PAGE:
Florida's Turning Points Since 1958
Pivotal events over the past 50 years that have helped to shape Florida today.
1958: Gulf American Land Corp. builds the first homes in Cape Coral, dredging and filling wetlands on a 103-square-mile tract known as Redfish Point. Florida later passes anti-dredge laws like the 1967 Randell Act and other environmental laws, but statewide more than 700,000 acres of wetlands have disappeared since the 1970s. Cape Coral today is the largest city in southwest Florida.
1959: Fidel Castro takes over as ruler of Cuba after the abdication of Gen. Fulgencio Batista. Castro’s victory sets off a flood of immigration to the U.S. that changes Florida as much as any single event in the last 50 years. Post-Castro Miami becomes the epicenter of the state’s Cuban population — and ultimately, of hemispheric trade; Cuban entrepreneurs vitalize the city’s and state’s economy; exile politics continue to dominate the regional landscape and influence
state and national politics.
1959: In February, nearly 42,000 people pay $8 apiece to watch the first running of what would become the Daytona 500.
1960: Amid racial violence in St. Augustine and a trial of civil rights protesters in Tallahassee, Gov. LeRoy Collins makes a speech, broadcast statewide, declaring it morally wrong to discriminate. The move is credited with setting Florida on a more moderate racial course than its southern neighbors.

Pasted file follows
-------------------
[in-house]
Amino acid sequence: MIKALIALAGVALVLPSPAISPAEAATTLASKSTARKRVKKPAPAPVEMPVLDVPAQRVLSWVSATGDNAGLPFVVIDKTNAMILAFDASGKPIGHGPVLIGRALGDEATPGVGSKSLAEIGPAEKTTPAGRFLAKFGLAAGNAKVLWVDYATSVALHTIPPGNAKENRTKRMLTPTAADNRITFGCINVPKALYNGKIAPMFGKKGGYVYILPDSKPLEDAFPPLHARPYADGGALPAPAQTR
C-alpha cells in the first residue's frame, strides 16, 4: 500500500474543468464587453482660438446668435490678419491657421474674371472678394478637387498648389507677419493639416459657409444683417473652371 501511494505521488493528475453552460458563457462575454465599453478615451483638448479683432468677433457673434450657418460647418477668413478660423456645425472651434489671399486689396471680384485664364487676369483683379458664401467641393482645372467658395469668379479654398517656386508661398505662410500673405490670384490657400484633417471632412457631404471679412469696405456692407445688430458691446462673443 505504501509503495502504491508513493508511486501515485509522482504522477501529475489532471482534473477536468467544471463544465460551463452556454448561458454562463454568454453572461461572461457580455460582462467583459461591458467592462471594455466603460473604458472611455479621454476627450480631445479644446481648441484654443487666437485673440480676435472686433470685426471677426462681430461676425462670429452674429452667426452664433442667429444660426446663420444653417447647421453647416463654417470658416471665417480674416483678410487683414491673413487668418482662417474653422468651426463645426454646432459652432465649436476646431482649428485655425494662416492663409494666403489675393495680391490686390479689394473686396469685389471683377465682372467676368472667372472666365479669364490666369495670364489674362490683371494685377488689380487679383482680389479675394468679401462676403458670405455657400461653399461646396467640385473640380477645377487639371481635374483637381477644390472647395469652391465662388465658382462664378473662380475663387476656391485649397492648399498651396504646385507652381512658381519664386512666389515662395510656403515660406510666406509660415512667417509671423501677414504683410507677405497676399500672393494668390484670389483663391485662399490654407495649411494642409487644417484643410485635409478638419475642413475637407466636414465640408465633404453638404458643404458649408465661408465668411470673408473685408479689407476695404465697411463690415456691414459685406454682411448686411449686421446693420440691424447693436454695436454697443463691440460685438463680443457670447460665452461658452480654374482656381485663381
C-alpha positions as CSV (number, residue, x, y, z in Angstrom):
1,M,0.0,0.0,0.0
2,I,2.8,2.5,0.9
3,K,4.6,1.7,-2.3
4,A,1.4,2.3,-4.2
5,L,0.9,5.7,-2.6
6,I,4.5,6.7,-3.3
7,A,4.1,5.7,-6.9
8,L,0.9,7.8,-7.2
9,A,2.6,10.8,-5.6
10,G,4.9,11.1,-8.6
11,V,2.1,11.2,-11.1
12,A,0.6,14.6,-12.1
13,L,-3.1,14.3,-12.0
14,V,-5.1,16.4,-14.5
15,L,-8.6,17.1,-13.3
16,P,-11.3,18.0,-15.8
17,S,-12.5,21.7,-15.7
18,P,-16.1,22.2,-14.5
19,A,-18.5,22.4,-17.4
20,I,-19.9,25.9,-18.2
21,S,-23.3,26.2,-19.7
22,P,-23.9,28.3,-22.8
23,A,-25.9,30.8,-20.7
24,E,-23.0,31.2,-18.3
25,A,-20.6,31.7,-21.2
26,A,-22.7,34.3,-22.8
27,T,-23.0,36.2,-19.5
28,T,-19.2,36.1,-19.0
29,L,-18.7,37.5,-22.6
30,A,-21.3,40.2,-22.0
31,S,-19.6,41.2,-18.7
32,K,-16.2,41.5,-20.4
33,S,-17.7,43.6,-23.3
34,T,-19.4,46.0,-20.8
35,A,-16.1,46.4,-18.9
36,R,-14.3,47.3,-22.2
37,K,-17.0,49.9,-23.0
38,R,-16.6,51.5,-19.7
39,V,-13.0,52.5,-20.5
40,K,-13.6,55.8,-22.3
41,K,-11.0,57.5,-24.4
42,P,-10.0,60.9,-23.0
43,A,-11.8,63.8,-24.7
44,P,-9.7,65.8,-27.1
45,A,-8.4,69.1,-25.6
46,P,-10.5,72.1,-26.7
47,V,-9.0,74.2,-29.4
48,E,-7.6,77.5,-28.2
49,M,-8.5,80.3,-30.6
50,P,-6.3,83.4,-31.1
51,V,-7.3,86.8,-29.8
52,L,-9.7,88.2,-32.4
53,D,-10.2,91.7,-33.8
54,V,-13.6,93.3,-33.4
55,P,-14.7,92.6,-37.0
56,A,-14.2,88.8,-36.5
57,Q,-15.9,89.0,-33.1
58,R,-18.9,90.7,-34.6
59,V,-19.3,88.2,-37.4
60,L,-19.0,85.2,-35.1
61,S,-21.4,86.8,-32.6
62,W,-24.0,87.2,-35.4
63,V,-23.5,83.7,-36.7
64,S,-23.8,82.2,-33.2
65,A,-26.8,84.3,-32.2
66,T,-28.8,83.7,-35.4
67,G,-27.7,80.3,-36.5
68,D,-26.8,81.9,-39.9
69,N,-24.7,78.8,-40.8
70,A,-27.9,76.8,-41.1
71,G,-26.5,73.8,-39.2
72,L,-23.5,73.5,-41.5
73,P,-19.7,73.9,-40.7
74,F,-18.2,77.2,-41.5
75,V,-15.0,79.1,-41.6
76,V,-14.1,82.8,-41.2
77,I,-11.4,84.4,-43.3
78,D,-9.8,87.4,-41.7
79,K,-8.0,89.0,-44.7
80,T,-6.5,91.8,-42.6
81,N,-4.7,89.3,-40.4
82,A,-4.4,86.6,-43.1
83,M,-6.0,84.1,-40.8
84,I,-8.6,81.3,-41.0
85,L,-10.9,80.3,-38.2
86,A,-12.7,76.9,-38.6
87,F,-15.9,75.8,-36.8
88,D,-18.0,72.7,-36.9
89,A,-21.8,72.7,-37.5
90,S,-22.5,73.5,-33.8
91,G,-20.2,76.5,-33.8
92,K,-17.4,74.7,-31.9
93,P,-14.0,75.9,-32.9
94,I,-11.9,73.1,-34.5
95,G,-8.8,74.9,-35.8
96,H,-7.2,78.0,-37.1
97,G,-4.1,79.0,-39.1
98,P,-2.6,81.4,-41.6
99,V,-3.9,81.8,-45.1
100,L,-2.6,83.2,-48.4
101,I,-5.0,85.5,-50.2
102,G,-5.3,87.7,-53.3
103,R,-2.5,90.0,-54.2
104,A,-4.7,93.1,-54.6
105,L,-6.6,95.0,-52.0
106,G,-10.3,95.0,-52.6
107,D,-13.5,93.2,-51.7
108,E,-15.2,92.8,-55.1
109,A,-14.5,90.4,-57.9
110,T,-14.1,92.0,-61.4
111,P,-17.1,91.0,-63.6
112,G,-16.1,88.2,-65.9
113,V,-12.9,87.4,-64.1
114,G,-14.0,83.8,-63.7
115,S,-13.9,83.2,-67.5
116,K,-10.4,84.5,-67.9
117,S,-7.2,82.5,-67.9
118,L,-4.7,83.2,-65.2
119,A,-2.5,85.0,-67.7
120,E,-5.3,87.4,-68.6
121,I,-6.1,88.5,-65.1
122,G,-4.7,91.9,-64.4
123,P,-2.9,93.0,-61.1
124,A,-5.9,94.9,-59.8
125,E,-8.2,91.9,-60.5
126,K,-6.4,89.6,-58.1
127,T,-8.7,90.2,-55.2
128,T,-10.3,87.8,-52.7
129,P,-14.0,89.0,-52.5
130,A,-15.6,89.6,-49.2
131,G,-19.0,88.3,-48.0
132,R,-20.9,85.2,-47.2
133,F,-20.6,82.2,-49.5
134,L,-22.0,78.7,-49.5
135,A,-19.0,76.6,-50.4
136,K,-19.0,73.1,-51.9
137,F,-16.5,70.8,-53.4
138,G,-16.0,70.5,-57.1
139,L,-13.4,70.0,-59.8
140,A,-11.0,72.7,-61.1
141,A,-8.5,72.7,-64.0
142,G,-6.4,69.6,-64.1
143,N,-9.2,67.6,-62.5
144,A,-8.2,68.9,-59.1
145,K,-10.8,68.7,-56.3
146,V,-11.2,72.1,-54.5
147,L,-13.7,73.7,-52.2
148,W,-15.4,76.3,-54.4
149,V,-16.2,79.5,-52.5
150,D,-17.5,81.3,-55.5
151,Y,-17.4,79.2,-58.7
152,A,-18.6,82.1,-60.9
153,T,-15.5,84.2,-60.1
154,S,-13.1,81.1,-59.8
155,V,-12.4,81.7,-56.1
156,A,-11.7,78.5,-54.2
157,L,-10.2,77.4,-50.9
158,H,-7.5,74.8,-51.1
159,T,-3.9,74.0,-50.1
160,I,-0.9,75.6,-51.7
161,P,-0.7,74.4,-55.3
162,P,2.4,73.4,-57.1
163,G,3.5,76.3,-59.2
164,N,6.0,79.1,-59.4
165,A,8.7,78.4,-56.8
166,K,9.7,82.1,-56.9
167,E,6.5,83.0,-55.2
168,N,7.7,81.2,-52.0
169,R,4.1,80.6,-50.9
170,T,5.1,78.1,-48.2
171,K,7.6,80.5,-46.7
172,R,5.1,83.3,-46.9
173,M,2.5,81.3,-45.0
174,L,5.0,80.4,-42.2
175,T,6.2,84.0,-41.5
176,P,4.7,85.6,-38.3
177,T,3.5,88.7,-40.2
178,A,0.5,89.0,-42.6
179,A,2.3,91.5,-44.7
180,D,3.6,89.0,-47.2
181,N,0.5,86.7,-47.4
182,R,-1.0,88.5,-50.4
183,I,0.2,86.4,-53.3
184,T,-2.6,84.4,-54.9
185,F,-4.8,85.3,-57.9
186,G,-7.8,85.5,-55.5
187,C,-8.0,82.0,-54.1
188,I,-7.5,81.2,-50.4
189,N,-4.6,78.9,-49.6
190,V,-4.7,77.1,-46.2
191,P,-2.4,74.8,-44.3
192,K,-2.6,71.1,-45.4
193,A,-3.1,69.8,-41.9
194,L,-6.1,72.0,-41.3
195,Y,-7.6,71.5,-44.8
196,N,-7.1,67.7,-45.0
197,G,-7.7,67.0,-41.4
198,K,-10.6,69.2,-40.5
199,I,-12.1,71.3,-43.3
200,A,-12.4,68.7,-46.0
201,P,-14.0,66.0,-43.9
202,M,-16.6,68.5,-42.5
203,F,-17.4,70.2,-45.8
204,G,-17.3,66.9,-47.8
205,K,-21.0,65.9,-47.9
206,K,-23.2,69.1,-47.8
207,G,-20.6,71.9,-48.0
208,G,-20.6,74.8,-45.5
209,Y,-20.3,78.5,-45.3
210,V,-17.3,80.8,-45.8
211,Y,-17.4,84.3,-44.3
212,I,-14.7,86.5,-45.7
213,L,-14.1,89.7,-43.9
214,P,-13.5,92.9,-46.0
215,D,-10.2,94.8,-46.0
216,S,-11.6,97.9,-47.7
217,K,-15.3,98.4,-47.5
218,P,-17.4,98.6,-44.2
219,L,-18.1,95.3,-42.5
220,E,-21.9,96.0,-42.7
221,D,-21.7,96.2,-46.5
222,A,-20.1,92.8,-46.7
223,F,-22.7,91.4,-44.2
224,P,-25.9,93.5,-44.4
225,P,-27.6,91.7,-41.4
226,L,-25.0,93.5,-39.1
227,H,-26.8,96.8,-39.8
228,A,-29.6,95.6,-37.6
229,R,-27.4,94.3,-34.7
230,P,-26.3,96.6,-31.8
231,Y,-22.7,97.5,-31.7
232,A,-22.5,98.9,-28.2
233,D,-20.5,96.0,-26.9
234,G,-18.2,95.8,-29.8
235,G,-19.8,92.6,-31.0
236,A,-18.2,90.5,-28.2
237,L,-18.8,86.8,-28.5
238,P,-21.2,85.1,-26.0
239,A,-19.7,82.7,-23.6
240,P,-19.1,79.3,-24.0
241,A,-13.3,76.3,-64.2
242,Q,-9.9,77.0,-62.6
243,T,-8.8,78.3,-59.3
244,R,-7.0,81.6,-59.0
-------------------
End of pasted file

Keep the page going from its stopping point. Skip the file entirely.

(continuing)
1961: The Atlantic Coast Line railroad moves its headquarters from Wilmington, N.C., to Jacksonville, at the time the largest single move of employees by a southeastern company. Subsequent mergers and acquisitions transform ACL into CSX.
1961: Alan Shepard, the first American astronaut, is launched into space from Cape Canaveral Space Center, inaugurating the space industry in Florida and leading to the Apollo moon exploration program and the space shuttle.
1962: Federal regulators’ rejection of a proposed merger by four big Florida banks — along with state banking laws that limit branch banking — constrains Florida banks’ ability to grow. Lawmakers ease restrictions in 1975, but after barriers to interstate banking fall in 1986, every major bank headquartered in the state is ultimately acquired by an out-of-state firm. NationsBank acquires the last large Florida-headquartered bank, Barnett, in 1997.
H. Wayne Huizenga
1962: H. Wayne Huizenga starts what would become Waste Management in Pompano Beach. Over the next four decades, he builds two other Fortune 500 companies — Blockbuster Entertainment and AutoNation — and becomes Florida’s best-known billionaire.
1962: A U.S. Supreme Court decision opens the door to federal court intervention in state legislative reapportionment decisions, leading to the election of a number of urban, progressive legislators and the decline in power of so-called “pork choppers” — rural legislators. The reconstituted Legislature rewrites the state Constitution, enacts a corporate income tax and expands social services.